FCC revives debate over net neutrality as Democrats gain majority

When the Federal Communications Commission in 2014 asked the public to comment on how to regulate internet providers, such as Comcast and Verizon, it received more than a million responses. Aggrieved customers crashed the commission’s website. More than 7,800 of the comments contained f-bombs.

“It is absolutely maddening that the FCC would give free rein to this monopoly to screw customers over,” one commenter wrote. “There is no free market competition and it is unamerican.”

The FCC effort became the landmark 2015 decision — known as “net neutrality” — to regulate internet service as a public utility, akin to water or electricity. That classification granted the FCC broad oversight over internet service providers, including ensuring they did not discriminate or charge unreasonable rates.

The agency repealed the rule in 2017 under the Trump administration, arguing that the private sector would make better decisions than the government.

Now the FCC is preparing to reinstate net neutrality as the law of the land. The agency argues that restoring the rule will improve consumers’ experience with internet providers — including by enabling it to better track broadband service outages and network reliability.

FCC Chairwoman Jessica Rosenworcel said in a speech Tuesday that due to high costs of entry into the market, there is only one high-speed broadband provider in some parts of the country.

“That provider might be the only game in town,” she said. “You need a referee on the field looking out for the public interest.”

The move came after Anna Gomez was sworn in as the FCC’s fifth commissioner on Monday, breaking a long-standing deadlock at the agency and giving Democrats a 3-2 majority.

Industry groups have stepped forward to declare that internet providers have not discriminated and will not discriminate, and that FCC regulation is overkill.

“America’s broadband providers are fiercely committed to an open internet. That has not and will not change,” said Jonathan Spalter, CEO of USTelecom, an industry group representing broadband providers including AT&T and Verizon, in a statement.

The FCC is placing the issue at the top of its agenda and is expected to release the text of the proposed rule Thursday. But the process will take months, and the clock is ticking: If Biden loses the presidential election next year, a Republican administration might repeal the rule again.

If the FCC gives the green light at its Oct. 19 monthly meeting, the agency will embark on a new rulemaking process with public comment.

Rosenworcel said in the speech that she knows it will be a fierce fight. “I have, in fact, been to this rodeo before,” she said.

Unchanged since the last clash: Internet service providers earn some of the lowest customer-satisfaction ratings in corporate America — a reflection, regulators argue, of monopoly power wielded by a short list of providers.

The 2023 American Customer Satisfaction Index — calculated from surveys with tens of thousands of consumers — gave internet service providers a score of 68 out of 100, the second-lowest rating among 43 industries. Only gas stations provided consumers with less satisfaction (with a score of 65).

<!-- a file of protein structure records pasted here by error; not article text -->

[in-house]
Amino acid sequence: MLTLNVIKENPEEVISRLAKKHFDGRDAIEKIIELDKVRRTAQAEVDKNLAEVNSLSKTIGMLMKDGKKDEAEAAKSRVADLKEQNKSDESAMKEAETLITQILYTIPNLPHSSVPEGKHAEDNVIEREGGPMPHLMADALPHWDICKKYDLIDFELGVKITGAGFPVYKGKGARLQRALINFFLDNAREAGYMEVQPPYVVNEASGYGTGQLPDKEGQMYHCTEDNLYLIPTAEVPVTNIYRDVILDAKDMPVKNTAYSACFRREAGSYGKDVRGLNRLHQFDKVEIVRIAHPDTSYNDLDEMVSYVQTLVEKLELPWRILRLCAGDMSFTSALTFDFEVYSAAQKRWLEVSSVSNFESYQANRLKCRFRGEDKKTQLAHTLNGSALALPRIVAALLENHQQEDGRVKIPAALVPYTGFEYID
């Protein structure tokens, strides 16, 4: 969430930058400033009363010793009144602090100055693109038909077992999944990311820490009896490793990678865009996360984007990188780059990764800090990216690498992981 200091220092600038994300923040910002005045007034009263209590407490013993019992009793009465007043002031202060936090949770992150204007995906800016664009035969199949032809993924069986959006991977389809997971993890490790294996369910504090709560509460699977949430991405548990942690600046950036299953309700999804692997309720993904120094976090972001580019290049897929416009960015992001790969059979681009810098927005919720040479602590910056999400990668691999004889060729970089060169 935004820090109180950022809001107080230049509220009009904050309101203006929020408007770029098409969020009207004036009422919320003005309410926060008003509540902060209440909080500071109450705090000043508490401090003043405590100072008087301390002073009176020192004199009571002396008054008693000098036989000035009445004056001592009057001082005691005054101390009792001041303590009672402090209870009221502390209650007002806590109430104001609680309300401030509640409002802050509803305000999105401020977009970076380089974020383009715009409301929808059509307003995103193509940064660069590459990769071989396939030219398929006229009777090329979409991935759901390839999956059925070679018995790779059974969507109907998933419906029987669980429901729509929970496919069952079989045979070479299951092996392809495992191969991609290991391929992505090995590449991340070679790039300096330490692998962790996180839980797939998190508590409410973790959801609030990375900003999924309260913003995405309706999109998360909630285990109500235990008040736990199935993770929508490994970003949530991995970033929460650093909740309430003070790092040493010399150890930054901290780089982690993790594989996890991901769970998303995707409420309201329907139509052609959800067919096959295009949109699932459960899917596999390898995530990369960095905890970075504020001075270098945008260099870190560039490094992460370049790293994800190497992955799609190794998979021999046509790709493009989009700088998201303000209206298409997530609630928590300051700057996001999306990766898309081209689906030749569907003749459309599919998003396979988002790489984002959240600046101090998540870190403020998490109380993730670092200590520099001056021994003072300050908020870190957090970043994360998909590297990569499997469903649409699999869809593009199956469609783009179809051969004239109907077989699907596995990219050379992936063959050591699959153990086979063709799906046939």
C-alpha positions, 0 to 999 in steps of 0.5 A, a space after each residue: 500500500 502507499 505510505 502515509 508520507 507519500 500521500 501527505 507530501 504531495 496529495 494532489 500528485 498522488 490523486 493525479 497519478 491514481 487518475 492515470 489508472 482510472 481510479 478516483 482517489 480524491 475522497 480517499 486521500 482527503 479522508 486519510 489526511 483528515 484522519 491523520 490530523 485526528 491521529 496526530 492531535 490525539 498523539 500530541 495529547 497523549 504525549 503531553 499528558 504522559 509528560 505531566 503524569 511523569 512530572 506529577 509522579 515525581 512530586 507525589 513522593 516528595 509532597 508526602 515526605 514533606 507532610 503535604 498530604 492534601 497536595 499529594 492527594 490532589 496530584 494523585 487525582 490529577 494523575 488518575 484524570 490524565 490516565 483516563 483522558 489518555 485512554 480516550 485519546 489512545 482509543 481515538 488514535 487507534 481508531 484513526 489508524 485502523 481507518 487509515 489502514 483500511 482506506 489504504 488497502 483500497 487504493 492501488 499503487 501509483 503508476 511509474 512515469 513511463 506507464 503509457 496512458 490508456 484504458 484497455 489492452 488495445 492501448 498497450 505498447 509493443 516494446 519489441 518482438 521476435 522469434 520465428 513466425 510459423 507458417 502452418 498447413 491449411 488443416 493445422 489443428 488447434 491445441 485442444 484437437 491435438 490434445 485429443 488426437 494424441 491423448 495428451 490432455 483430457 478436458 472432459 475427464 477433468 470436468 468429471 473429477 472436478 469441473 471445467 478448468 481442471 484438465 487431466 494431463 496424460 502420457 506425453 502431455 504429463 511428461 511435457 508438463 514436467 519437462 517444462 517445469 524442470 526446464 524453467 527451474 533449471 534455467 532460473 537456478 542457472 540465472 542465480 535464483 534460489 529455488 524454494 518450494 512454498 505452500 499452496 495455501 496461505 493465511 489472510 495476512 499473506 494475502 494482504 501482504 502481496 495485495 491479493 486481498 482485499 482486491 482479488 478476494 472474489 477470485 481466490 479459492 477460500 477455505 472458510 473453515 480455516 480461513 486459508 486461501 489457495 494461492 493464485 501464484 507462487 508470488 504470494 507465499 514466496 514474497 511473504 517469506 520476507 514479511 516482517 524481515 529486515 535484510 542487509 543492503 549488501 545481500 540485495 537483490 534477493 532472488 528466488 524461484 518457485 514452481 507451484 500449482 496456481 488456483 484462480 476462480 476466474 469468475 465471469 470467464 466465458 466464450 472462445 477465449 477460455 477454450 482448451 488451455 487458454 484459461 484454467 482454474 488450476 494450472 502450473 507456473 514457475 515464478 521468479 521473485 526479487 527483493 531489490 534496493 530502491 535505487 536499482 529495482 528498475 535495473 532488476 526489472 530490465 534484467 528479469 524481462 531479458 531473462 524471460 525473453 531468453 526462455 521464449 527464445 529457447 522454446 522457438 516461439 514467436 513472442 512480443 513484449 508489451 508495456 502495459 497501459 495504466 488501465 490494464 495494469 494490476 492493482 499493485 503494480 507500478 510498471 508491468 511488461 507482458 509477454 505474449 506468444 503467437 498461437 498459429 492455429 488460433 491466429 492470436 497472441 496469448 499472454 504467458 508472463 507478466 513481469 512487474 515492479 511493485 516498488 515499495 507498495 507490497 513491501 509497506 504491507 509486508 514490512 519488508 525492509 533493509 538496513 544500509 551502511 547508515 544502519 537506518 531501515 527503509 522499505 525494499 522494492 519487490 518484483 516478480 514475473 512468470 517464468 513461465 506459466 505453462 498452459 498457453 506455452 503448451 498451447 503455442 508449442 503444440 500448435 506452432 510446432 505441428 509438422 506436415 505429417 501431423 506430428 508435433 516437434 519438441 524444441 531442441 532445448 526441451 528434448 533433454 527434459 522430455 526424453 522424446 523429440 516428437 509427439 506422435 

But the technology has evolved since the early debate over net neutrality, when the internet’s pipes were slower and smaller. At the time, economists warned that internet providers had an incentive to throttle certain types of websites — such as bandwidth-heavy video-streaming services like Netflix. Internet providers theoretically could determine which websites lived and died, based on personal preferences, or who could pay the most.

These days, the threat of an internet service provider squeezing Netflix seems less likely. The internet’s pipes have gotten so wide that there is generally enough to go around. After the removal of the net neutrality rule in 2017, there haven’t been reports of an internet provider choking a website to death.

Comcast Senior Vice President Sena Fitzmaurice said Tuesday that the company has not changed its policies since the repeal of the net neutrality rule in 2017. Comcast chief executive Dave Watson wrote in 2018 that the company “won’t block, throttle or discriminate against lawful content.”

Tim Wu, a Columbia University Law School antitrust expert who coined the phrase “net neutrality” in the early 2000s, said one new consideration this time around is the rise of “Big Tech” — a term “that didn’t exist 20 years ago.” While the early debate had been just about the power of internet providers, the makers of internet applications such as Google and Amazon are now vastly powerful, making it important that internet providers don’t tip the scales toward one of them unfairly.

“Among other things, [internet service providers’] neutrality is important to prevent making Google and Amazon unassailable,” Wu said.

Blair Levin, former executive director of the FCC’s National Broadband Plan, said it remains to be seen whether the issue will resonate as much with the public this time.

“Net neutrality, like all sequels, has a built-in audience,” he said. “But whether it will prove to be the exception that ‘Godfather II’ proved to be, or whether it will be the more normal one that the latest ‘Indiana Jones’ proved to be, well, I guess we’ll have to find out.”